You have watched the Tour for years, become familiar with the names of the climbs, recognize the key players, know some history, and have ridden all the local neighborhood rides you can. Well maybe it is time to broaden your pedal stroke, step up your game, and take on the climbs of the Tour de France. A trip to France might be just what you and your riding buddies need. Let's have a frank discussion about the nuts and bolts of cycling in France. Nut: total blast worth every penny. Bolt: you gotta plan.
Tour Travel Tips by PedalDancer.com
- I study the bike tour company itineraries to get ideas, why reinvent the wheel.
- 3-a-day - three major activities a day is more than enough.
- Some areas are good for cycling, some are better suited to being a tourist, they are not necessarily the same.
- Travel super extraordinarily light.
- Bring your own bike, when you ride at this level you do not want a knee tweak to ruin your fun.
- Be spontaneous. Join in any local festivals you happen upon. Change your plans.
- Let every person in your group pick 3 things I want to do in France, try to do them, anything else is icing on the cake.
- Keep and leave a list of contacts of people at home (with a credit card #) that can help you if needed on last minute travel changes.
- Learn and practice all of your communication/tech devices before leaving home.
- Expect the unexpected, don't make your itinerary too strict.
- Be kind, no matter what.
- Ride, eat, drink, reminisce.
The Valleys of the Pyrenees in Pictures
Please visit this page for more tips on traveling in France - FRANCE TRAVEL
Cycling to or from a stage of the Tour de France is a totally different experience then riding the climb on a non-Tour day with little traffic and a few friendly fellow cyclists. Try to experience both. I wished someone had explained to me in 2003 when I first rode many of the stages of the Tour, that my training should have included, riding in and out of the Superbowl, strengthening my arms to brake on descents to a rolling 2mph through cars and people, and eating basque sausages and cokes as a recovery meal. Compare that to a leisurely photography session ascent, followed by lingering in a cafe before an all out decent, and you'll get why it is worth cycling in France even when the Tour is not in town.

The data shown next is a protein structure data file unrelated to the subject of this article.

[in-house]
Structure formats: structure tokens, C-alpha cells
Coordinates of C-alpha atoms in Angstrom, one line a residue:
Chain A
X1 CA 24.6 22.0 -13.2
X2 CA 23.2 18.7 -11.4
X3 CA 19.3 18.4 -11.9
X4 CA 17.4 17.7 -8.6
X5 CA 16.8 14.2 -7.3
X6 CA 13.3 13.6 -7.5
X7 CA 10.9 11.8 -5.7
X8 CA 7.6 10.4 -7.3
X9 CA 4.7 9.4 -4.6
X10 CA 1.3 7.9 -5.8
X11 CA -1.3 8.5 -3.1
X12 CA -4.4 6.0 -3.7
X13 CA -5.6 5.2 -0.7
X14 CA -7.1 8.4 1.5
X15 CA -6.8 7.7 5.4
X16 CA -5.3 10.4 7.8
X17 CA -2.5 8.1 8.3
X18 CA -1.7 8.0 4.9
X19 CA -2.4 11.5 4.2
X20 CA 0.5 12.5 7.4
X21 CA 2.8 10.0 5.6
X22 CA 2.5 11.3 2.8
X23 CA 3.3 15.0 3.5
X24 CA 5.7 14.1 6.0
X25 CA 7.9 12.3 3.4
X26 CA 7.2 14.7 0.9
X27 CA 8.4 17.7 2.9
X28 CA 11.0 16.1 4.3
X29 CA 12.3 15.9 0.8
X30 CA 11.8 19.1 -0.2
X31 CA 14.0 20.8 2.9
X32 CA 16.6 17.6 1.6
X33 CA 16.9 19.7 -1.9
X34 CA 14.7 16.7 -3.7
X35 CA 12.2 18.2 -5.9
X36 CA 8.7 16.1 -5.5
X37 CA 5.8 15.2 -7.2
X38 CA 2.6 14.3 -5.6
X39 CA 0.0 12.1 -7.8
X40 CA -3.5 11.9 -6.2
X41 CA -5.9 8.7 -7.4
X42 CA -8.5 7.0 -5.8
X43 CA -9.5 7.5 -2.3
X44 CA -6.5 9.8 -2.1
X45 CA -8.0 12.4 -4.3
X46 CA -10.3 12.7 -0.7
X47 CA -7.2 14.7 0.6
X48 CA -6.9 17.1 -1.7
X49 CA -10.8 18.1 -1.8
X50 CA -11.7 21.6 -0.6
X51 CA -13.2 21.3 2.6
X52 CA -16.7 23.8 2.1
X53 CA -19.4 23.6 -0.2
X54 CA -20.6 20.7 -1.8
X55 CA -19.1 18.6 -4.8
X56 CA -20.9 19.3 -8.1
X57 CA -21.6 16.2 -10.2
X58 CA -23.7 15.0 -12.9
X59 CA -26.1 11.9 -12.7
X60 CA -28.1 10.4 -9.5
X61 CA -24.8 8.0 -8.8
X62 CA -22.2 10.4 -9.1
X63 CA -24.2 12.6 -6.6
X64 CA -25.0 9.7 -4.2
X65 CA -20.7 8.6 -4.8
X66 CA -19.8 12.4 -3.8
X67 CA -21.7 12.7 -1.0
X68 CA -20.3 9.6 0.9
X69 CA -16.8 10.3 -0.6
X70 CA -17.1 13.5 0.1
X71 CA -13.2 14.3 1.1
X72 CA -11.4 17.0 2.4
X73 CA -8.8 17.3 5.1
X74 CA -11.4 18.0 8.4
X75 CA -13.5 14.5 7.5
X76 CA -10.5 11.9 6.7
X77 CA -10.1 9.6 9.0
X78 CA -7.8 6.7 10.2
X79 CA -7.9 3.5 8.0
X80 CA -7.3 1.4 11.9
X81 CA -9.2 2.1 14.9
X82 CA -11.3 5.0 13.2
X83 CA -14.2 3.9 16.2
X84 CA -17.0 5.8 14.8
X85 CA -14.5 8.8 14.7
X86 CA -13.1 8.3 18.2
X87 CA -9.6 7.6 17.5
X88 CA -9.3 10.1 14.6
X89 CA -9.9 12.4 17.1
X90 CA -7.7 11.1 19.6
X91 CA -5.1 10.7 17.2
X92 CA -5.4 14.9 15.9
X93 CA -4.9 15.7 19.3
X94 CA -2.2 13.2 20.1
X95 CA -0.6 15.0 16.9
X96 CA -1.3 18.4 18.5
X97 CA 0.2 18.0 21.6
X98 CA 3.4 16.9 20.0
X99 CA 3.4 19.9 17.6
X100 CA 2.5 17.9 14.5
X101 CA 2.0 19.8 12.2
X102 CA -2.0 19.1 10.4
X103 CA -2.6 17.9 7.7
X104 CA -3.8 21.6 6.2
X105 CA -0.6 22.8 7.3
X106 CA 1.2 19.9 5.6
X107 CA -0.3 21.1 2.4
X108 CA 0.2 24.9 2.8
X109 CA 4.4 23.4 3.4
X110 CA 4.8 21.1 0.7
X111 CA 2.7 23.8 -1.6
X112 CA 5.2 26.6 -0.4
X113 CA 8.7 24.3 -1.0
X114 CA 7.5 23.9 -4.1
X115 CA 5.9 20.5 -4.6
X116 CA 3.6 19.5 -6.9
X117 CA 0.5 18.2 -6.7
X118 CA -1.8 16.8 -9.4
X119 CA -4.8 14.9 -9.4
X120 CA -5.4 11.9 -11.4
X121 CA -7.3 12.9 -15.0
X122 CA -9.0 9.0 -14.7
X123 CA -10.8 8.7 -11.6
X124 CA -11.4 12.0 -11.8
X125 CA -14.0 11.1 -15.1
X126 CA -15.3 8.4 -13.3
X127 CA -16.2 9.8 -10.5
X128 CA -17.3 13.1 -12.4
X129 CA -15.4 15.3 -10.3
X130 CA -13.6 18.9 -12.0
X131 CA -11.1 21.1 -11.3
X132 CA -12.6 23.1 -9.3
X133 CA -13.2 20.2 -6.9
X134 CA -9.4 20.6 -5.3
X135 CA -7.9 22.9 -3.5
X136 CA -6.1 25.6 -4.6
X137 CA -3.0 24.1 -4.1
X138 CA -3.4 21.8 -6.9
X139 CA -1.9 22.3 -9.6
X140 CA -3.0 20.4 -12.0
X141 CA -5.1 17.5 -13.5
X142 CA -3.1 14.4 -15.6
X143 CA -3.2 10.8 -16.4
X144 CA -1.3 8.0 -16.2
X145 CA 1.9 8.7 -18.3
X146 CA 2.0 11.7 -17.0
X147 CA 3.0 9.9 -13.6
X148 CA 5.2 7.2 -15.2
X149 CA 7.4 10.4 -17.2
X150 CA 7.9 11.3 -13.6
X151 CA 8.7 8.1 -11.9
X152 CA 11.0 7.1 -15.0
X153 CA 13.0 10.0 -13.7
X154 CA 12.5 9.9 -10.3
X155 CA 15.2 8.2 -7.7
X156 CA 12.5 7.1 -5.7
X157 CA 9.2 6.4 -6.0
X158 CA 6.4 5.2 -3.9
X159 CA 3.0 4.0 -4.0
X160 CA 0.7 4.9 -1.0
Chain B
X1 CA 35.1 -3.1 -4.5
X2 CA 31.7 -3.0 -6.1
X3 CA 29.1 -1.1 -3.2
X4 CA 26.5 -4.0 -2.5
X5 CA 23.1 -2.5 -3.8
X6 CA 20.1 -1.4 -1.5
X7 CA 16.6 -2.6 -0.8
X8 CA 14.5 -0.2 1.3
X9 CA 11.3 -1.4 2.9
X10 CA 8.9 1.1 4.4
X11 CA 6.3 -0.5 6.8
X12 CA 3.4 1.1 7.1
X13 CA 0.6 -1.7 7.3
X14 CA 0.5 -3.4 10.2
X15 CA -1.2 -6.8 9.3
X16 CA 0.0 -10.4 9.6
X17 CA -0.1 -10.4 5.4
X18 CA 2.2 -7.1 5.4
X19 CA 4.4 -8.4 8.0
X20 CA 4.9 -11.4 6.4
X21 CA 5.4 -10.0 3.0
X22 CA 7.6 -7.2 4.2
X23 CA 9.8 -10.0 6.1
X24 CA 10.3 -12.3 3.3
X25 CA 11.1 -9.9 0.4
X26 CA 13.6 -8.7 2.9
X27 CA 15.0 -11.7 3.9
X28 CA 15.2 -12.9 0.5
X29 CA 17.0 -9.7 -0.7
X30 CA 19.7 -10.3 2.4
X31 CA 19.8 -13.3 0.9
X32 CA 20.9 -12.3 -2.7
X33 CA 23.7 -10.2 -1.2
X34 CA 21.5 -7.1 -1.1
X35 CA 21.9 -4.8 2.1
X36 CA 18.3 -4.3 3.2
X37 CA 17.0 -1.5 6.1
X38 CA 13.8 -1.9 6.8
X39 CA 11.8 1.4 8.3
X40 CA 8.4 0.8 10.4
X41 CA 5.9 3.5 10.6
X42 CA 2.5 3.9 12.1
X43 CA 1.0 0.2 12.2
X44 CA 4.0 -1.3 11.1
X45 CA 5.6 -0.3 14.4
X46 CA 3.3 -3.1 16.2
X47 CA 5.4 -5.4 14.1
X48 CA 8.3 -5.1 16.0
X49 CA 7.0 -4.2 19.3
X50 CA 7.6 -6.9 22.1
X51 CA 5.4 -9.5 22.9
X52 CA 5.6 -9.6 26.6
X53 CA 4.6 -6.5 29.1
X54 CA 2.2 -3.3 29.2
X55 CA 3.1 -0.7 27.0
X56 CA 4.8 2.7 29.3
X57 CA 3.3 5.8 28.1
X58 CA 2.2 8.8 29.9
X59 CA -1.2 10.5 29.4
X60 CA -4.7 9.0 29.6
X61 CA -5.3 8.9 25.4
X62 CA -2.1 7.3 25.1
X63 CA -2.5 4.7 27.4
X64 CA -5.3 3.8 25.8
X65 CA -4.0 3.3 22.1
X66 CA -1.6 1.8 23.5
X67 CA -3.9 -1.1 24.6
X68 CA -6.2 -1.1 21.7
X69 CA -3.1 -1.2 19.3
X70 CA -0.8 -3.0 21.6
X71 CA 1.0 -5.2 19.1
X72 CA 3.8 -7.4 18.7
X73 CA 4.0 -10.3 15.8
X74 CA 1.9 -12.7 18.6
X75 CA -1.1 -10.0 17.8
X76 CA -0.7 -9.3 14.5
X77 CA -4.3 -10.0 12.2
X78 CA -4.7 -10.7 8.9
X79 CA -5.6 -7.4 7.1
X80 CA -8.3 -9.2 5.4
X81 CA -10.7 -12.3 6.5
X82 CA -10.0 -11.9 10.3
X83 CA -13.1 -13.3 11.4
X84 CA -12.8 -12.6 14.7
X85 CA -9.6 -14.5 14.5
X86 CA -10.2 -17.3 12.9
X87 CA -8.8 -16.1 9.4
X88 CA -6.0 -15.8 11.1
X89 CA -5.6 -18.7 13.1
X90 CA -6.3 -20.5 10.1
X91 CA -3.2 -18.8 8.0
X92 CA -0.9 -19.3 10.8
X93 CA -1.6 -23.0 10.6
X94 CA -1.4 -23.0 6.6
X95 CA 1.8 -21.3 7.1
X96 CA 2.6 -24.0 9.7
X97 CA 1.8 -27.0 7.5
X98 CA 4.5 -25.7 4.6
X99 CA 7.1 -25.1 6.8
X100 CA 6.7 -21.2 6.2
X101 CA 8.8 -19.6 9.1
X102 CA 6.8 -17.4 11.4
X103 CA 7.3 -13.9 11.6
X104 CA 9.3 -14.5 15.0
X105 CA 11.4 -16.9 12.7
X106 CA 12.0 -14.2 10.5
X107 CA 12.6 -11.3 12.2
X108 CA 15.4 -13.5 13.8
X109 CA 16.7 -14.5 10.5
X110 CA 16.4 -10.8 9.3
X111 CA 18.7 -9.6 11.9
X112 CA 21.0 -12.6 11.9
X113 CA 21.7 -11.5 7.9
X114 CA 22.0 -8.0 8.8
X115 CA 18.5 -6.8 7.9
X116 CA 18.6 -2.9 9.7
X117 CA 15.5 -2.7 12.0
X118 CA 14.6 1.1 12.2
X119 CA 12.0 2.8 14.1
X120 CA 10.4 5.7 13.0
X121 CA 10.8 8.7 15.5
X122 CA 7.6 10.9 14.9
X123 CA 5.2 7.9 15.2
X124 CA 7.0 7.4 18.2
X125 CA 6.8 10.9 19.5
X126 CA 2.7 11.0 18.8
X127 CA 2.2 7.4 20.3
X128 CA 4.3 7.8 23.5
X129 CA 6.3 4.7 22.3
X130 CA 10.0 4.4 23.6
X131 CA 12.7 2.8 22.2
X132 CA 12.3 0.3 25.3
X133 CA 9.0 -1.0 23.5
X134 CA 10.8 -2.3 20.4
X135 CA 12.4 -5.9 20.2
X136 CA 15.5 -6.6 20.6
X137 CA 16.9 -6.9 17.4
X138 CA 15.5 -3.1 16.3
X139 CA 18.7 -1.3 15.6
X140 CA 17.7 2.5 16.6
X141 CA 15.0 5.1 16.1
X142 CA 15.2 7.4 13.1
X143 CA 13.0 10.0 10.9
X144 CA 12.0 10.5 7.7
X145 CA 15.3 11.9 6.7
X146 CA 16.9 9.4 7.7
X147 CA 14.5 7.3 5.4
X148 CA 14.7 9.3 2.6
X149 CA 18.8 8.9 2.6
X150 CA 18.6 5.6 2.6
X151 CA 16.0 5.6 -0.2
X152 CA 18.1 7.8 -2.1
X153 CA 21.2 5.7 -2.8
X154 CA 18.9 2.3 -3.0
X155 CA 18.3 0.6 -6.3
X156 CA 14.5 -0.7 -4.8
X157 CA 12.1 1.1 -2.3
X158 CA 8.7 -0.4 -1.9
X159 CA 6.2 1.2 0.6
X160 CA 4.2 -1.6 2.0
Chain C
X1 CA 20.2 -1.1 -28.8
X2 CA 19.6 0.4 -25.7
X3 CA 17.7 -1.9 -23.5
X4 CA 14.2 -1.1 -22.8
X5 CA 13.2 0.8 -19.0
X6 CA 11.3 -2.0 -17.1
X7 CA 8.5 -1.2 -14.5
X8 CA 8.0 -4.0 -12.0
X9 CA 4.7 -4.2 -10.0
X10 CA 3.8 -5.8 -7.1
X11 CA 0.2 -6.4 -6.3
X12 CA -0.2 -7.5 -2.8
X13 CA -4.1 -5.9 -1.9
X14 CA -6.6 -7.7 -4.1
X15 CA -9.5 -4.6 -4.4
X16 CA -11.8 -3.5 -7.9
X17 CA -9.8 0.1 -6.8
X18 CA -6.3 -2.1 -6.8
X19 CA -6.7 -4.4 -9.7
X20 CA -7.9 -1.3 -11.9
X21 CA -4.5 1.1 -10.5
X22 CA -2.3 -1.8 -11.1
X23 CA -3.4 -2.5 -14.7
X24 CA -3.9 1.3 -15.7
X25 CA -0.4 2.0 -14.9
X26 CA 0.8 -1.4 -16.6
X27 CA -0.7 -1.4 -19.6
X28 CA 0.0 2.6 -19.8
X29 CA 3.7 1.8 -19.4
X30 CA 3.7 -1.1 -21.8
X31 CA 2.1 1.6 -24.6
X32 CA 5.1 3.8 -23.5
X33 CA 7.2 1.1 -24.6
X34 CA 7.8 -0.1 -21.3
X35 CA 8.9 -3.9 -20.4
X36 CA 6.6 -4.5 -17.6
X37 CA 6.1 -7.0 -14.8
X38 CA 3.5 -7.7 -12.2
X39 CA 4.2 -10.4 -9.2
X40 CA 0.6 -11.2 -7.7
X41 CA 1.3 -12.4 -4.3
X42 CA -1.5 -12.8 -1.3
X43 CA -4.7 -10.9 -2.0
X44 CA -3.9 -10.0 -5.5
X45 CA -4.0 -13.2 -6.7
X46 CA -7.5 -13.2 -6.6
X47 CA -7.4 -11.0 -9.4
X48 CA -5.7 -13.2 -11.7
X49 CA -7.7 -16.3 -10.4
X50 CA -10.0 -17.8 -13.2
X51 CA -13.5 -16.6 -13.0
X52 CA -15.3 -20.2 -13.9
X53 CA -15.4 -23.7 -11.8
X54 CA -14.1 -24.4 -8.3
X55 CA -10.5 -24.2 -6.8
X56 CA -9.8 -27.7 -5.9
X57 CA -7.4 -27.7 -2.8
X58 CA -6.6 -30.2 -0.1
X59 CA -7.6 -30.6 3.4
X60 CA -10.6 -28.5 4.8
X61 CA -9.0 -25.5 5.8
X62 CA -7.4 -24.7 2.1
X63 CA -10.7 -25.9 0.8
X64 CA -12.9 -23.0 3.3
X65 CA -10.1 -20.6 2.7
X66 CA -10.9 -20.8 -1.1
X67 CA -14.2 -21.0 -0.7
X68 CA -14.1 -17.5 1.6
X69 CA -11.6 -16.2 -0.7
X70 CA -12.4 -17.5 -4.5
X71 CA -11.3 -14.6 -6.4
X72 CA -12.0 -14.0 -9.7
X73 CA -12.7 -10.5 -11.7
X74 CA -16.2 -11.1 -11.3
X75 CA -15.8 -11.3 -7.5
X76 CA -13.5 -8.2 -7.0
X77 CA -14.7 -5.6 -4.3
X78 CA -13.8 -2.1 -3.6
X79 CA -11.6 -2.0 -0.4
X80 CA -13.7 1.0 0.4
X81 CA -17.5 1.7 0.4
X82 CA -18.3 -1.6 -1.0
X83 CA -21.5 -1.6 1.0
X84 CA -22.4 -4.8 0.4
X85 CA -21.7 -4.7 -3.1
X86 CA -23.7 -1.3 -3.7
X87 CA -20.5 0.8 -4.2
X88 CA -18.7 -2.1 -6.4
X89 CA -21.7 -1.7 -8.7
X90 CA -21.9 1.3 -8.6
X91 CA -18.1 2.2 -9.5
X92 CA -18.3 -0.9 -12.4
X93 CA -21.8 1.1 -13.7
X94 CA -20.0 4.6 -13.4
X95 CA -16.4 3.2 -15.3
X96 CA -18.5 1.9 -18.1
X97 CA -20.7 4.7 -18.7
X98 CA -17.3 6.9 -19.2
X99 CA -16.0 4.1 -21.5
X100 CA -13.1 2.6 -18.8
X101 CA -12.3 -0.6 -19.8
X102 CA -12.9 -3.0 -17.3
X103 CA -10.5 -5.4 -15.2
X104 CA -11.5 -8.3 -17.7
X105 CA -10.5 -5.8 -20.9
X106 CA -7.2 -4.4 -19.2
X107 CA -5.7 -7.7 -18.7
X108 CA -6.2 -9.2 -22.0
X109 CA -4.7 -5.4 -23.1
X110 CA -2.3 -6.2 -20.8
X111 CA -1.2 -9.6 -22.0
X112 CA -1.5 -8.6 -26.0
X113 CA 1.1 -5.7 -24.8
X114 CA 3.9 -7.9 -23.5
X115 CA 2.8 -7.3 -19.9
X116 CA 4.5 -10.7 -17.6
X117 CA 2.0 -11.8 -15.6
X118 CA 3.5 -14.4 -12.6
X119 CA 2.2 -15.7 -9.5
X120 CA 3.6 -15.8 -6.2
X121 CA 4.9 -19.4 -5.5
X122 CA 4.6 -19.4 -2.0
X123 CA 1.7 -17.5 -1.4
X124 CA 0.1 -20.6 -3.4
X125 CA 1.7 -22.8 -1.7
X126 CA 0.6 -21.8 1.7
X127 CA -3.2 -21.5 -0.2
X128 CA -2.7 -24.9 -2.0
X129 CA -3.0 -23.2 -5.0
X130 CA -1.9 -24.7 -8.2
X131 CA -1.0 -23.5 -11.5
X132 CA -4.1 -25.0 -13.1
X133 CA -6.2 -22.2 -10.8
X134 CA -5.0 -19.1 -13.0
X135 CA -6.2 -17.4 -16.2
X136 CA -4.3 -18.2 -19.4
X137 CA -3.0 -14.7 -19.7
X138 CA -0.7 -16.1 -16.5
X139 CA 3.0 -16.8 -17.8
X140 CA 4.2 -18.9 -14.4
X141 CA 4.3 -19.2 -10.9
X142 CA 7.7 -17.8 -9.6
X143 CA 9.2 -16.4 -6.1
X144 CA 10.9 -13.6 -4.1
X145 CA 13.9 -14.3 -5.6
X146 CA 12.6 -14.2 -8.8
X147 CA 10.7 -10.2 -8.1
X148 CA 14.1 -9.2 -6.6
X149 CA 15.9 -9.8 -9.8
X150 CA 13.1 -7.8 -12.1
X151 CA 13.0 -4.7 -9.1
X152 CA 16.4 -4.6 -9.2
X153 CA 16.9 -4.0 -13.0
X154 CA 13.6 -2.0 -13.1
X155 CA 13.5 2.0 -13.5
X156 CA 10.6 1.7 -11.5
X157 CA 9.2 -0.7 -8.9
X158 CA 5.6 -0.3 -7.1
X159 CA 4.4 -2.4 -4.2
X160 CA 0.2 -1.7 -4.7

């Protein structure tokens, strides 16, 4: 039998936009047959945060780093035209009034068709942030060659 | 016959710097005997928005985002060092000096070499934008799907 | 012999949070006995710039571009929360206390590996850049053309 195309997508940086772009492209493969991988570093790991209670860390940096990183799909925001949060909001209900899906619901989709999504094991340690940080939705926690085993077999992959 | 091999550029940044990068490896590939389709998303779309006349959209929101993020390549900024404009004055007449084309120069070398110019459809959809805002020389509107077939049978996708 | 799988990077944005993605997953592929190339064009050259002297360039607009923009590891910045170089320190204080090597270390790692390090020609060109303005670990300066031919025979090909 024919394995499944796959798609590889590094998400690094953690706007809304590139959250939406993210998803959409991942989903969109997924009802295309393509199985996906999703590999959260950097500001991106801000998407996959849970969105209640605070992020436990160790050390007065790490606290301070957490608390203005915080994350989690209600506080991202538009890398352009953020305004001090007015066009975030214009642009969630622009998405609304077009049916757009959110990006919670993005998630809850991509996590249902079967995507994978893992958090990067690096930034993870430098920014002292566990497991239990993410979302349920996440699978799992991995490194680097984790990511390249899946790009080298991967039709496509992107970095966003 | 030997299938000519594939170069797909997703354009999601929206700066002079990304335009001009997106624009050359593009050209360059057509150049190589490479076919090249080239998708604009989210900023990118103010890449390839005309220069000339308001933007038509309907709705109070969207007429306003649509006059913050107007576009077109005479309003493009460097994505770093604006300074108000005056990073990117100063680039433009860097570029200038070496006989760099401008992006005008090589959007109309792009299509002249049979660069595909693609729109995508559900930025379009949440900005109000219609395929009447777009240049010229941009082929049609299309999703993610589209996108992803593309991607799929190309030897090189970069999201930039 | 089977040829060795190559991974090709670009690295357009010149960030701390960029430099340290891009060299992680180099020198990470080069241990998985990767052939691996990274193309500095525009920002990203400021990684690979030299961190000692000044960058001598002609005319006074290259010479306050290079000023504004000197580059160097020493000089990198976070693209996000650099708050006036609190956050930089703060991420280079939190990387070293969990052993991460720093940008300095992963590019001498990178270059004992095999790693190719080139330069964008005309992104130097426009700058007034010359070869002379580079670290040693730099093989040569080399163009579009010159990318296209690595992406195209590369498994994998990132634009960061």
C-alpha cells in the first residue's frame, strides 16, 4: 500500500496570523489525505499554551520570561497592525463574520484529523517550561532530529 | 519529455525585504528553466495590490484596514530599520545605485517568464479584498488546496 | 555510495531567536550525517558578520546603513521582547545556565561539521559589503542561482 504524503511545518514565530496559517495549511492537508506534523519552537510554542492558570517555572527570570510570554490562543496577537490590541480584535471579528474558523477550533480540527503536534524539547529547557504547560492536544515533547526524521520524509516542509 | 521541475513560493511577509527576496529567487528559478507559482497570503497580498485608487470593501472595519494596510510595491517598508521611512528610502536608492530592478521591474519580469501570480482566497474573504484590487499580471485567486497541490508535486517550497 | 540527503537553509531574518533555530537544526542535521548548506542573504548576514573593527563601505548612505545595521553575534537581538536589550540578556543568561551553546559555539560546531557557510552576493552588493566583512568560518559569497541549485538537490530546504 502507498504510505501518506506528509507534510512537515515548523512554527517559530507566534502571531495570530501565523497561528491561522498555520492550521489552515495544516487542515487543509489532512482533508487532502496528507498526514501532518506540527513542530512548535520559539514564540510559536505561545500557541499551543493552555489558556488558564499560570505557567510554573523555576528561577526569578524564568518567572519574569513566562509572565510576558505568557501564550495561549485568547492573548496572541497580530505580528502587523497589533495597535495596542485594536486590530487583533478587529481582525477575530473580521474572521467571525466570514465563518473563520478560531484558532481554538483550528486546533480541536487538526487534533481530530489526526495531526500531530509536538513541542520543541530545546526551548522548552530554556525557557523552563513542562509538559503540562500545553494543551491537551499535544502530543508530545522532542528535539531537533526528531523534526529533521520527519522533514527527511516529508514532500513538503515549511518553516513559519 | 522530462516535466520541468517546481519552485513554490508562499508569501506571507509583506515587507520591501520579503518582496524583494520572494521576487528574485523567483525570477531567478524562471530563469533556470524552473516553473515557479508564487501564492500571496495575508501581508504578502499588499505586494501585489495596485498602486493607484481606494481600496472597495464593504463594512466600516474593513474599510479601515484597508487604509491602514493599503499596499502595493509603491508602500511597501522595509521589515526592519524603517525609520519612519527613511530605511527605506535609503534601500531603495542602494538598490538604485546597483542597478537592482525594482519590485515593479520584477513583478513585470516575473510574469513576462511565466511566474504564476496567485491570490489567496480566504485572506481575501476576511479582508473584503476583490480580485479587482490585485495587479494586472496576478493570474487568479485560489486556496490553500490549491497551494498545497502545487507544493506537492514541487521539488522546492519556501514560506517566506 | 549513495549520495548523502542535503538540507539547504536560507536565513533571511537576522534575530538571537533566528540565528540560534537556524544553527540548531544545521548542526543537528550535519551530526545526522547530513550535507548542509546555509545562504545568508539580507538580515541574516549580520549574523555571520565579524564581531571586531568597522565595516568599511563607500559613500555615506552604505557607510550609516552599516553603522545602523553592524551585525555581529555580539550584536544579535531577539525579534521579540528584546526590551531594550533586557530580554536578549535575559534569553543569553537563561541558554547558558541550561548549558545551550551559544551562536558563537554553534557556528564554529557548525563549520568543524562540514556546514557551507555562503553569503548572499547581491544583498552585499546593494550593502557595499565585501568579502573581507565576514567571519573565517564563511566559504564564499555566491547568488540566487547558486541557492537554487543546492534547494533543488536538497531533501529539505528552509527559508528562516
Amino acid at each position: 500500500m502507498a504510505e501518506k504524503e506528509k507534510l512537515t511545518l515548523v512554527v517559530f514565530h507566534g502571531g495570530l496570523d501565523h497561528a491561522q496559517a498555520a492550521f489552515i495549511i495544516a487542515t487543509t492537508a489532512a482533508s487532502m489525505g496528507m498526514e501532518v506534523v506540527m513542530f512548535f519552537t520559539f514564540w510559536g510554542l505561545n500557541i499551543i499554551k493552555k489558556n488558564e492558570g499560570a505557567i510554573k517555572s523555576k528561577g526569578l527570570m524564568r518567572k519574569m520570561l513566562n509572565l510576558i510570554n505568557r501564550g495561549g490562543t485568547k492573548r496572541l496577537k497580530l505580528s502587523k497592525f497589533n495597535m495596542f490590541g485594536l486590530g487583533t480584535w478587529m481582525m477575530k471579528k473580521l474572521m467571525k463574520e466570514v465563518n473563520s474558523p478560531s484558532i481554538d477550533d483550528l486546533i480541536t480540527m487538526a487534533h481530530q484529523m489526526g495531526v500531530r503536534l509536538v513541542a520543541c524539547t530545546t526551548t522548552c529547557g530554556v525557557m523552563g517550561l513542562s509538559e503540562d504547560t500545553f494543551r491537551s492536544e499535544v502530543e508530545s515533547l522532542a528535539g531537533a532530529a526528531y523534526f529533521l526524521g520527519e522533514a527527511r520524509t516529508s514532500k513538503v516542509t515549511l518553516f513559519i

HELPFUL LINKS - O'nev , Cycle Sport Tour Diary , PezCycling Travel , VeloPeloton , Andrew Hood , Peter Easton , Thompson Bike Tours , Bikestyle Tours, Denis Jouglard , Graham Watson
Part one: press conference hell and hotel heaven
Part two: The boys are suffering from protein overload, and it’s only stage two.
Part three: The awkward conversation about room-sharing
So what were my 3 things I want to do in France the last time I visited? Have a fabulous regional meal at a lodging where I was staying (so I could drink wine!), return to the Col du Soulor, stay at my friend's farm outside of Pau again. I did all three and more. I sat at a cafe lingering over a coffee reading a novel, I found the perfect little beach, I picked fresh berries by a river, I saw all my favorite riders at stages of the Tour de France, I spent my birthday in Paris. Spending 5 weeks in France last year changed my perspective on life, I learned I don't need more, I want less. Whatever your lesson learned, goal or moment to remember, I hope you have a wonderful journey.